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Tumor Suppression: Cancer and Aging

Research Summary

Charles Sherr studies tumor-suppressor genes that counter uncontrolled cell proliferation in response to mutagenic oncogenic insults. A tumor-suppressor network dominated by the retinoblastoma protein (Rb), p53, and the Ink4-Arf locus may have evolved to limit stem cell self-renewal and maintain tissue homeostasis. This concept explains why three chromosomally linked and coregulated tumor-suppressor genes (Ink4a, Ink4b, and Arf) are conserved in mammals, despite their frequent codeletion in cancers.

Mutations that activate oncogenes in cancer cells stimulate uncontrolled cell proliferation. Tumor-suppressor genes oppose the actions of oncogenes, and their inactivation predisposes to cancer. The realization that oncogenes and tumor-suppressor genes govern diverse biological processes, such as gene expression, cell differentiation, tissue development, and responses to environmental stress, provided key mechanistic insights into tumor formation.

A Hallmark of Cancer: Inactivation of the Rb and p53 Network
Transformation of normal cells to cancer cells commonly involves the disruption of signaling networks regulated by two canonical tumor-suppressor genes encoding the retinoblastoma protein (Rb) and the p53 transcription factor. Although the functions of Rb and p53 are not normally required for cell division, both proteins govern protective "checkpoint" responses that are triggered by DNA damage or by oncogene stimulation. Activation of Rb and p53 induces global changes in gene expression, which either arrest cell division or induce the death of damaged cells. Disruption of Rb and p53 compromises these safeguards, allowing incipient cancer cells to continue to divide, to consolidate mutational damage, and, ultimately, to form tumors.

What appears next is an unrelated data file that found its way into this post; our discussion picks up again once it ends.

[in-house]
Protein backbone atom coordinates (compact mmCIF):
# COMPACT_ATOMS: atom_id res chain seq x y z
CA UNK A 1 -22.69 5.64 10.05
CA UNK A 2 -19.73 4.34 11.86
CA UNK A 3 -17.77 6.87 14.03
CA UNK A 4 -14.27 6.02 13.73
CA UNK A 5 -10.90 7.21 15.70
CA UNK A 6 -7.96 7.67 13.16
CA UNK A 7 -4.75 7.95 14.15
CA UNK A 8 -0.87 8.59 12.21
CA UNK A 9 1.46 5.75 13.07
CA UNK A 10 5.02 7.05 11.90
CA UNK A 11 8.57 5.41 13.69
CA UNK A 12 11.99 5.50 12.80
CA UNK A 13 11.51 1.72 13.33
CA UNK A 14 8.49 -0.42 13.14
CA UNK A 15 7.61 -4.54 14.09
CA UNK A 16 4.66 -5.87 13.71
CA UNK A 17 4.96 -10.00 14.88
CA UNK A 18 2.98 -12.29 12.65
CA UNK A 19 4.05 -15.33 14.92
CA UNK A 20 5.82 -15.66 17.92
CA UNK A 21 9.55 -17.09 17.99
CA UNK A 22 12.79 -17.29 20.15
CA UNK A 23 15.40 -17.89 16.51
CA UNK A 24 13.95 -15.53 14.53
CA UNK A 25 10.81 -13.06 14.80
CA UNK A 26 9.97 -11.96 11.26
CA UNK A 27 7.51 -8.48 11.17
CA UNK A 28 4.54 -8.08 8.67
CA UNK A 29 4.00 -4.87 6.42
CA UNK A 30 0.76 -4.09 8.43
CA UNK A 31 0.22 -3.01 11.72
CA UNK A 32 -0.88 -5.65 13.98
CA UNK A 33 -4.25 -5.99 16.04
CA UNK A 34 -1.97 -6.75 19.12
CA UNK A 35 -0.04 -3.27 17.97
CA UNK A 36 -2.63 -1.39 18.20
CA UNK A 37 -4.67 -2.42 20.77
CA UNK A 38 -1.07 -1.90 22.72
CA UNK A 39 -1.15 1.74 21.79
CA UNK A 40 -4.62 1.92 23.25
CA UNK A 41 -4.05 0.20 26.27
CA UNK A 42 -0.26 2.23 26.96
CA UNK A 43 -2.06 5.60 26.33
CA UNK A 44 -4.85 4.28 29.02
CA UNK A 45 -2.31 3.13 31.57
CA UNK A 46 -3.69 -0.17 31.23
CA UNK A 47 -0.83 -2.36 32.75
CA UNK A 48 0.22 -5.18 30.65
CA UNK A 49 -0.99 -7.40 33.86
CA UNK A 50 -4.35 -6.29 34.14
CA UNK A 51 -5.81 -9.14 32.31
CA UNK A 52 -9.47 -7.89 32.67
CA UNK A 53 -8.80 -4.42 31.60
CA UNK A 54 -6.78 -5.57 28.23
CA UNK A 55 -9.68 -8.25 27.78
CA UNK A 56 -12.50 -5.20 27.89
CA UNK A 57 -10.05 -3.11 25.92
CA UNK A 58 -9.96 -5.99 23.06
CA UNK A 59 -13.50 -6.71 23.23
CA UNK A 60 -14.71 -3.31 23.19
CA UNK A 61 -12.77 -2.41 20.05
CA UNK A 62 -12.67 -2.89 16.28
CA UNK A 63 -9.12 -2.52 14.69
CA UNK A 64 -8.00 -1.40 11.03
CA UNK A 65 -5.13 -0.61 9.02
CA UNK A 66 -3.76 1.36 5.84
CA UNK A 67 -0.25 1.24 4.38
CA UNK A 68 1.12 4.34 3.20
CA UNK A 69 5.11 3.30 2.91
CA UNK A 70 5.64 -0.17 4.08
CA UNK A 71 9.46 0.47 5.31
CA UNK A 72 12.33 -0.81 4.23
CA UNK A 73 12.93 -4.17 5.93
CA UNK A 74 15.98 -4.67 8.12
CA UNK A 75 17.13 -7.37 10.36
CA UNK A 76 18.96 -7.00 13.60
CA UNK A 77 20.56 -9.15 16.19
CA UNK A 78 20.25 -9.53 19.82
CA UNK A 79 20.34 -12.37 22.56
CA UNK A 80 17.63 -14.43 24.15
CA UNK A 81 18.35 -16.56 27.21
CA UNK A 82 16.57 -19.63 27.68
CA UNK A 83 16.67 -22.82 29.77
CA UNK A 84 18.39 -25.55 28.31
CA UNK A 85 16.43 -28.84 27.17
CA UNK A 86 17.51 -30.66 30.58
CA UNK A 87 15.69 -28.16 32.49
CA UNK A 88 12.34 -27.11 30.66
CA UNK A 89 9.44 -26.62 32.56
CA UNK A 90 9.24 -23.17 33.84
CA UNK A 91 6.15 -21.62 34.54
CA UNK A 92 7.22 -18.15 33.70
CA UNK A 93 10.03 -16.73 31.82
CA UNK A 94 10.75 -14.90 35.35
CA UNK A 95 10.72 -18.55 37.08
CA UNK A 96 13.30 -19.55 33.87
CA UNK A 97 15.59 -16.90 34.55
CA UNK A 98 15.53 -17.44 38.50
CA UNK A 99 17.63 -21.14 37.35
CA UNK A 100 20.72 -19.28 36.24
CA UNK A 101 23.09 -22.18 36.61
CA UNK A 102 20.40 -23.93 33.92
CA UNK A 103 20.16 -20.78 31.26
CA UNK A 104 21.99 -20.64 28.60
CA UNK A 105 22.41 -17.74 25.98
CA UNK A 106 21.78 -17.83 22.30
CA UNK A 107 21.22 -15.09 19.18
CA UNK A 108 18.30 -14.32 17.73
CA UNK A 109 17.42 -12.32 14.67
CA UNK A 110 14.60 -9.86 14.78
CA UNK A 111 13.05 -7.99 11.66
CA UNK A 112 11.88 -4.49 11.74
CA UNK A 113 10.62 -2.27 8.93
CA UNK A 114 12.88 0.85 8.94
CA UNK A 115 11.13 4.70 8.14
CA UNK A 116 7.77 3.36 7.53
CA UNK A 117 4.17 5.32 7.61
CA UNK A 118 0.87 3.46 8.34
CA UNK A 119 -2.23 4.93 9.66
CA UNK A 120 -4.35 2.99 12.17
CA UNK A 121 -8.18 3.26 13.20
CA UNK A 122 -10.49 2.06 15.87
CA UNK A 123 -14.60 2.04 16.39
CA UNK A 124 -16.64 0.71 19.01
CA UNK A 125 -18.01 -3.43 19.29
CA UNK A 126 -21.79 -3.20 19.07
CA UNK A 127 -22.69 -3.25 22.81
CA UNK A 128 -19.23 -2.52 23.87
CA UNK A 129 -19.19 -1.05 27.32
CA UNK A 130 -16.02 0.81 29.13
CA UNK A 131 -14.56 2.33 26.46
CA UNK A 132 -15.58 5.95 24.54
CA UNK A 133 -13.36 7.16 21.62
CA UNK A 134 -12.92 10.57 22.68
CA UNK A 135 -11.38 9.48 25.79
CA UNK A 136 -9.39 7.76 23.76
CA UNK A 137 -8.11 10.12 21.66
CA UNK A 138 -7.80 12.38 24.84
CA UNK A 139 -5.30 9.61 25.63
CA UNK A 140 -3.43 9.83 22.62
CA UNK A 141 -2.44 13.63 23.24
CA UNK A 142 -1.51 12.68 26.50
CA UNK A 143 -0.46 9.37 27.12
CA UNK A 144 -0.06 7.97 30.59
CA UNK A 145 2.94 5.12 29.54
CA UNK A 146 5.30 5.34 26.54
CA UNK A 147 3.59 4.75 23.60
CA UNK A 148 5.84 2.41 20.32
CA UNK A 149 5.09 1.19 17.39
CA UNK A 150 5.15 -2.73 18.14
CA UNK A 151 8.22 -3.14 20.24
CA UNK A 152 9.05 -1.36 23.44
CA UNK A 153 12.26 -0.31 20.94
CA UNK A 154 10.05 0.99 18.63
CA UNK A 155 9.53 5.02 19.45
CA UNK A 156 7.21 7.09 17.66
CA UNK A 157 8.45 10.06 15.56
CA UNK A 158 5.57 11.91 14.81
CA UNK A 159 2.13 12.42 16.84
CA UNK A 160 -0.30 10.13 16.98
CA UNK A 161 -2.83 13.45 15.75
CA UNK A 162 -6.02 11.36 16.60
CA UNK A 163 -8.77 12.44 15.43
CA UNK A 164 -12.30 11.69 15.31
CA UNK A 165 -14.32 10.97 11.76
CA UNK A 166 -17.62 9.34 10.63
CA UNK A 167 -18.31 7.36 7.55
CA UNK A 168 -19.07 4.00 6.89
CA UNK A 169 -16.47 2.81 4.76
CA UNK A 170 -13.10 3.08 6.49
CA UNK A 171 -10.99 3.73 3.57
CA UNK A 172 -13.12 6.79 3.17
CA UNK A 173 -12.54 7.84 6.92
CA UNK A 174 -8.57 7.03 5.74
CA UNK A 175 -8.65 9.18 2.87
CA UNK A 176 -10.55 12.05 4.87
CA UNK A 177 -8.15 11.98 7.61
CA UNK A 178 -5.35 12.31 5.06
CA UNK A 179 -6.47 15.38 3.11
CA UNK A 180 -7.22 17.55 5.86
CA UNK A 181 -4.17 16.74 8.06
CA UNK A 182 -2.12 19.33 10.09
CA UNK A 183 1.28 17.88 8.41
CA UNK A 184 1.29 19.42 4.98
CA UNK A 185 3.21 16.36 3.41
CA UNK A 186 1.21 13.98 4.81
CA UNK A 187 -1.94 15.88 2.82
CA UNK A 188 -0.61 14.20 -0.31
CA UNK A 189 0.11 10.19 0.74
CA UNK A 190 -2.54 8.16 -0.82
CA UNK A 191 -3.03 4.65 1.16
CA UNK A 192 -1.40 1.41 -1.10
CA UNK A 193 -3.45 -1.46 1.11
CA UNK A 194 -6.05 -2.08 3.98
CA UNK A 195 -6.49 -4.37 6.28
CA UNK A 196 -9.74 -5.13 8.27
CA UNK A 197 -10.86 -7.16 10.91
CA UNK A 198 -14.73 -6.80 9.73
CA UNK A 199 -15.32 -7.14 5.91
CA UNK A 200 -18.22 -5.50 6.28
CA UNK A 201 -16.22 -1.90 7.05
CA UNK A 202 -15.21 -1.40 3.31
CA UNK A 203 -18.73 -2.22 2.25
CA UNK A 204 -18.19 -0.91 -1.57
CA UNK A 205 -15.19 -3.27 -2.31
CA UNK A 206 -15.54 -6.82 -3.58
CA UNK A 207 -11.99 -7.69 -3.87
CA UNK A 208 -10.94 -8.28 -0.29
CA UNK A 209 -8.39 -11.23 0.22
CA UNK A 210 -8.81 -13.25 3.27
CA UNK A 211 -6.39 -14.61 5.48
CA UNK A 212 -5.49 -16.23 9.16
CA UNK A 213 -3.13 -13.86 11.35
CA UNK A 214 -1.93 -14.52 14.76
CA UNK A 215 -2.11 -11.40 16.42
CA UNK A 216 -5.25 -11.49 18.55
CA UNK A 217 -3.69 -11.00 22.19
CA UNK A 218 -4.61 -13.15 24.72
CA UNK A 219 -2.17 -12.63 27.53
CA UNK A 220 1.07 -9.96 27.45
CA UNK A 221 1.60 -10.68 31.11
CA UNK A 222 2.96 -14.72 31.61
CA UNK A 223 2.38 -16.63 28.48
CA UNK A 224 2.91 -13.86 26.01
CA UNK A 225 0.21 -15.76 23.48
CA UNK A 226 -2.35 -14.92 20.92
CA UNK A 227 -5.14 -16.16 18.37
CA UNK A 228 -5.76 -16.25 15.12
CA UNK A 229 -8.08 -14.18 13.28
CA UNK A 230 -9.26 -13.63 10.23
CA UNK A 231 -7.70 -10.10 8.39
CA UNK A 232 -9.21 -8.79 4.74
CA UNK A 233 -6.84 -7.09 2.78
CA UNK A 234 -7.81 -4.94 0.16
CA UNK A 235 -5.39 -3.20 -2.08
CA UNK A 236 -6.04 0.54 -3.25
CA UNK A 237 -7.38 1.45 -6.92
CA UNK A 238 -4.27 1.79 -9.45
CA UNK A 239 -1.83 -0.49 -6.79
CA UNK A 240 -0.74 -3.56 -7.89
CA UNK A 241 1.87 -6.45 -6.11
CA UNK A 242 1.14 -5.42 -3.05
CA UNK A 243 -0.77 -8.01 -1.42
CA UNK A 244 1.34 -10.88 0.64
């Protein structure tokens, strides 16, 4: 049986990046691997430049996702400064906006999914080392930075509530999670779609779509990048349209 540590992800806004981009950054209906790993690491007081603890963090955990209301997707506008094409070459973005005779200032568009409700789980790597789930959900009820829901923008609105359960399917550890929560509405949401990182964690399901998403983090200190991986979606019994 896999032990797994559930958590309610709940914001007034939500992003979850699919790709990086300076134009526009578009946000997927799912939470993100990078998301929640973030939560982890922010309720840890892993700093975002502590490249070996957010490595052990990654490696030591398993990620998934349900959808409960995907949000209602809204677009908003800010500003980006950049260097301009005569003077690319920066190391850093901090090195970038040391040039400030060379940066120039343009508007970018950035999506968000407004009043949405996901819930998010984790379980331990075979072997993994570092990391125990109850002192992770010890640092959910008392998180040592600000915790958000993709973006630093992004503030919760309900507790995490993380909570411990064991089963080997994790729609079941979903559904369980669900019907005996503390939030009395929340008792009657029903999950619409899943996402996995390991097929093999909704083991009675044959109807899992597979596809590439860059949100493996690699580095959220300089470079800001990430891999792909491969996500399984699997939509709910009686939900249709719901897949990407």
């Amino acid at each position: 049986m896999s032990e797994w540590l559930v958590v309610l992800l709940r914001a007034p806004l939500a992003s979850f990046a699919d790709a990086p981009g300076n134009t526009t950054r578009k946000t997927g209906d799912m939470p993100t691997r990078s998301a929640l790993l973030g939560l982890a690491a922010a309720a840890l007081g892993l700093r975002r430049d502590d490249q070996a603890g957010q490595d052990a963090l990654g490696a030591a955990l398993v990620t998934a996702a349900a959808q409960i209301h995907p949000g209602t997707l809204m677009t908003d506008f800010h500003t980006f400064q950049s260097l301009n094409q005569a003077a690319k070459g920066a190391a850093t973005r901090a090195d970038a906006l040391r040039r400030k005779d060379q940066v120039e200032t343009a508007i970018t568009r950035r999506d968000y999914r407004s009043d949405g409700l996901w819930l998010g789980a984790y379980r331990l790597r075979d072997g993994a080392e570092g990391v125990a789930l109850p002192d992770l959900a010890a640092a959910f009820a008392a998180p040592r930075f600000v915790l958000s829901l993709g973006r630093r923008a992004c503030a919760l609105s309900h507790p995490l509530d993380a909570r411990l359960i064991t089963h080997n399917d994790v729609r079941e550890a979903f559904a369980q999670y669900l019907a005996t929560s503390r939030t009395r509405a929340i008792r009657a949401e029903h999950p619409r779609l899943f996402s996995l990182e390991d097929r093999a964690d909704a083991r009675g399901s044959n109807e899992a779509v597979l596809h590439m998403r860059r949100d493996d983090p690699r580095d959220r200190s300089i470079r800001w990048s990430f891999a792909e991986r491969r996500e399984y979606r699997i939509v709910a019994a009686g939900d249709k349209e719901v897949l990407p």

Lesions affecting other genes governing the Rb and p53 signaling network can mimic Rb and p53 loss of function. Prominent among these are mutations that disrupt the Ink4-Arf gene cluster, a compact genetic locus that specifies three additional tumor-suppressor proteins: p16Ink4a, p15Ink4b, and p19Arf (p14ARF in humans; Figure 1). Expression of the p16Ink4a and p15Ink4b proteins in response to oncogenic stress activates Rb, whereas synthesis of p19Arf induces p53 (Figure 2). Therefore, chromosomal deletions that encompass the entire Ink4-Arf locus simultaneously compromise the activities of both Rb and p53. The Ink4-Arf locus is not highly expressed under most normal physiologic conditions in young mammals. Notably, Ink4-Arf is actively silenced en bloc in embryonic, fetal, and adult stem cells but becomes poised to respond to oncogenic stress signals as stem cells lose their self-renewal capacity and differentiate, thereby providing a potent barrier to tumor formation. The Ink4-Arf locus may have evolved to physiologically restrict the self-renewal capacities and numbers of stem and progenitor cells, with the attendant consequence of limiting tissue regenerative capacity in aging animals. Deletion of Ink4-Arf contributes to the aberrant self-renewal capacity of tumor cells and occurs frequently in many forms of human cancer. By contrast, the increased expression of Ink4-Arf as animals age is associated with degenerative diseases, including coronary artery disease, aortic aneurysm and stroke, and type II diabetes.

D-type Cyclins and their Cyclin-Dependent kinases (CDKs)